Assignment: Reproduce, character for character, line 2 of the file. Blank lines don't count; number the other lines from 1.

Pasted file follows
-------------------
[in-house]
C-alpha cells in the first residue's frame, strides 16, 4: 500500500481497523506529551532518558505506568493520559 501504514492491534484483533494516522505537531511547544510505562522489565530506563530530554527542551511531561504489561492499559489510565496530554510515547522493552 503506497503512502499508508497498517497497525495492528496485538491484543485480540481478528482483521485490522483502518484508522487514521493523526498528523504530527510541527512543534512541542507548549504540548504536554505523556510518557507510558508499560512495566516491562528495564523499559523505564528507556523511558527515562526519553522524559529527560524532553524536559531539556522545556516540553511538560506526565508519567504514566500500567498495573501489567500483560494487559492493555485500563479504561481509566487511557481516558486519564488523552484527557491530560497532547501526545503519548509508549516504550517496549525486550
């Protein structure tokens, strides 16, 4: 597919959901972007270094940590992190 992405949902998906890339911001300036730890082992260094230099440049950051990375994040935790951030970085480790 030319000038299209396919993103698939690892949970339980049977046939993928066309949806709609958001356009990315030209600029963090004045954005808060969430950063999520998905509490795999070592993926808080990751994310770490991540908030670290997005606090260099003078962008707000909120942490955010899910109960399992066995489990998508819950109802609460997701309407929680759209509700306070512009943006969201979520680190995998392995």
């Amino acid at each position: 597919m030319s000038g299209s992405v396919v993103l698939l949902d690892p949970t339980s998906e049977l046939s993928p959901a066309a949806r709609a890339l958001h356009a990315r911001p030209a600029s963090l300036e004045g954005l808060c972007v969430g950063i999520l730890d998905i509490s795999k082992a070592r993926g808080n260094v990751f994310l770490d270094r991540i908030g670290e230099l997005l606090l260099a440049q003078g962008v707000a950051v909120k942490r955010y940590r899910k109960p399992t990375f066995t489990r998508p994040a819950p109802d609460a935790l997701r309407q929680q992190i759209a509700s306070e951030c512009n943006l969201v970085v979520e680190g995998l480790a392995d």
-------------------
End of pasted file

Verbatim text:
C-alpha cells in the first residue's frame, strides 16, 4: 500500500481497523506529551532518558505506568493520559 501504514492491534484483533494516522505537531511547544510505562522489565530506563530530554527542551511531561504489561492499559489510565496530554510515547522493552 503506497503512502499508508497498517497497525495492528496485538491484543485480540481478528482483521485490522483502518484508522487514521493523526498528523504530527510541527512543534512541542507548549504540548504536554505523556510518557507510558508499560512495566516491562528495564523499559523505564528507556523511558527515562526519553522524559529527560524532553524536559531539556522545556516540553511538560506526565508519567504514566500500567498495573501489567500483560494487559492493555485500563479504561481509566487511557481516558486519564488523552484527557491530560497532547501526545503519548509508549516504550517496549525486550